Babies need many more nutrients than those that fruit alone offers. Babies need protein, iron, b vitamins, fiber, and choline(to name a few). And predominantly fruit-based options don’t contain those essential nutrients. “Even though fruit contains fiber, which is so important for overall health and healthy digestion, most of the pouches contain little to no fiber because of how the food is manufactured,” says Cannon.
Overall, we want to introduce babies to the flavors of vegetables to get them used to those flavors early on. “We don’t want to only mask vegetables with fruit or else we rob babies of the opportunity to develop a taste and liking for vegetables,” says Cannon.
Not All Companies Screen the Same for Heavy Metals – Look for Clean Label Project Certified
Shockingly, there’s little to no regulation around baby food. That means harmful contaminants, like heavy metals, can wind up in the food we feed our babies. Lead, which hinders the entire development of a baby’s brain, has been found in baby food. This is why it’s imperative that you choose a baby food from a brand that screens for heavy metals. Healthy brain development isn’t just about what is inside the food we eat – it’s about what’s NOT inside. What’s the point if you get this perfect nutrition if it’s heavy in lead?
“The heavy metal screening process must take place throughout multiple stages of food processing- from the ingredients to preparation, to the final product,” advises Cannon. Companies need to do their own screening and also hire third-party testers to ensure that their screening process is working. Look for the Clean Label Project Certification on baby food products to ensure that the product doesn’t contain heavy metals. To receive the certification, the Clean Label Project randomly tests products for 400 contaminants. Dr. Purzner made sure when she started Cerebelly that her products would be tested rigorously and Cerebelly is the first ever shelf-stable baby food to get the Clean Label Purity Award.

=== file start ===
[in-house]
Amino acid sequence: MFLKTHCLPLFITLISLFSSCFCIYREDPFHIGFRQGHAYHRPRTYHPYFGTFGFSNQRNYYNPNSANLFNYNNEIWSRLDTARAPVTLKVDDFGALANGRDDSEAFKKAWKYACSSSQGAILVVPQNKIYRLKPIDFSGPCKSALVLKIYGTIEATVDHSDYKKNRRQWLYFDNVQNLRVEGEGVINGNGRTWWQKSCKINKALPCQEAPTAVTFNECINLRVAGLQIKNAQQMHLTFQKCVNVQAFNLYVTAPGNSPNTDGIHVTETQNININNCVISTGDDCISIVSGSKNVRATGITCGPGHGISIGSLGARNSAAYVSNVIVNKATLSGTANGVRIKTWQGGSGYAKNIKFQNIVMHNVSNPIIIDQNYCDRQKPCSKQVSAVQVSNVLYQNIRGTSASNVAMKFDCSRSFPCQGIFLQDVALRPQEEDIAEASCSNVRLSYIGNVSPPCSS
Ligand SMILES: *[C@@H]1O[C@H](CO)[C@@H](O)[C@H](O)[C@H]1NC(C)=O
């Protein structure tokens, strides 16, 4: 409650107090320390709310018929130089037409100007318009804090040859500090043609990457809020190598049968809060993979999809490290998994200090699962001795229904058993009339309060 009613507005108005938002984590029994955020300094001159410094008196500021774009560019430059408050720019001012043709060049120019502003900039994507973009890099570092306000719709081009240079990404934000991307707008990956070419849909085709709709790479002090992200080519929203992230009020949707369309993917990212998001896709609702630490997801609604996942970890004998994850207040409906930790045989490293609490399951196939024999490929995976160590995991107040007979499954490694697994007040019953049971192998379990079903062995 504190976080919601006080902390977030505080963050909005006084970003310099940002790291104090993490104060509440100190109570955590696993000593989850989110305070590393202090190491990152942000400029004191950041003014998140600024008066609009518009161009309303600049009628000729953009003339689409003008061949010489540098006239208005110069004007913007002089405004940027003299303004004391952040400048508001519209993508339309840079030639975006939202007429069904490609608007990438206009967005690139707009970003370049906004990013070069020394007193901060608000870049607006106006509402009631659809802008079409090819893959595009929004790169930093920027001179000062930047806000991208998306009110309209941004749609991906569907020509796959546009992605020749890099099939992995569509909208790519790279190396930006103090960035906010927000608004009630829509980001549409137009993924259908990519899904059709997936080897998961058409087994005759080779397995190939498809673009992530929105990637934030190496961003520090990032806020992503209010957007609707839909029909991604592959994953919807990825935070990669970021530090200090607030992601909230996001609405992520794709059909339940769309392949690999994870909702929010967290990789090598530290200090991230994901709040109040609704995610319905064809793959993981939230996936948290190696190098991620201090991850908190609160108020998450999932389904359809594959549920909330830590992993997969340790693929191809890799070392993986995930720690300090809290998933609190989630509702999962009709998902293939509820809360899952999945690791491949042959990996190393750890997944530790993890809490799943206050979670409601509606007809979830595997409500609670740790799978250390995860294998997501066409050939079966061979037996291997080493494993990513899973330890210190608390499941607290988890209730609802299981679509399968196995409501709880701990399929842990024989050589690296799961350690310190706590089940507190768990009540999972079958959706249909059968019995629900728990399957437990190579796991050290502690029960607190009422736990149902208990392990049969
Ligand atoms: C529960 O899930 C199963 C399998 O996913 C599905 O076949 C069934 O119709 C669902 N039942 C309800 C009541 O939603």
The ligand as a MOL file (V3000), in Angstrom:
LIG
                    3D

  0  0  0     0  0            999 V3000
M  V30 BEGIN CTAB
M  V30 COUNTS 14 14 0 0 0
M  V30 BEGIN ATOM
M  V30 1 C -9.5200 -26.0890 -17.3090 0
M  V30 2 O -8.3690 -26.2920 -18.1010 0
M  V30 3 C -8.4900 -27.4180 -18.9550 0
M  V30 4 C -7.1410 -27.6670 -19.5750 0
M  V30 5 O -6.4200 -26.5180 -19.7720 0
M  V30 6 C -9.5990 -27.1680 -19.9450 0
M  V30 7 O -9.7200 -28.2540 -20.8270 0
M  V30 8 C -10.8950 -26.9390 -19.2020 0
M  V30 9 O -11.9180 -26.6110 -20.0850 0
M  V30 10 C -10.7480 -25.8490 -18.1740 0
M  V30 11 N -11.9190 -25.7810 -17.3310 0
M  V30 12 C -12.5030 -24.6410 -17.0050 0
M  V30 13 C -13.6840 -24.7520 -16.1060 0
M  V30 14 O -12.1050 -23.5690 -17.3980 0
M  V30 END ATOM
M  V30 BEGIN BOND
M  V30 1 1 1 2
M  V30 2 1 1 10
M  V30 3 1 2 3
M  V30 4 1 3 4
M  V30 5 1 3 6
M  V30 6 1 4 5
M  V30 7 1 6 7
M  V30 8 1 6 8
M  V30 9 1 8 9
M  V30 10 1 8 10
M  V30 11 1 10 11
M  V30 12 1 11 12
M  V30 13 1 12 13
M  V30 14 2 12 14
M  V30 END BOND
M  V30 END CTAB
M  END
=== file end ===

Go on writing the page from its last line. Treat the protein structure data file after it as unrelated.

Look for a variety of ingredients
Finally, we want our babies to get a variety of ingredients in their food because that automatically means that they’re consuming a variety of nutrients. “Use really dense colored vegetables- dark leafy greens, sweet potato, cauliflower- in combination for a lot of different nutrients and to avoid any kind of toxin exposure that’s unique to one type of food,” says Dr. Purzner.
Remember, even if you don’t like a particular food or flavor, doesn’t mean your child won’t like it. We want to expose them to all types of flavors, from savory to bitter to tart to sweet, as early as possible. Between 4 and 6 months, babies are in the “flavor window,” a critical time for developing tastes and food preferences. The more we expose them to the most nutrient-dense foods that support their brain and overall development, the more likely they’ll accept those foods now and later. It can take time for them to accept a food, sometimes 8-15 tries! Keep offering a variety of foods, especially vegetables, to help promote healthier food preferences as your child grows.
It can be overwhelming to choose the best food for your baby. But, by following these 5 tips, you can rest easy knowing that you’ve made a safe and informed choice.
This article was written in partnership with Cerebelly.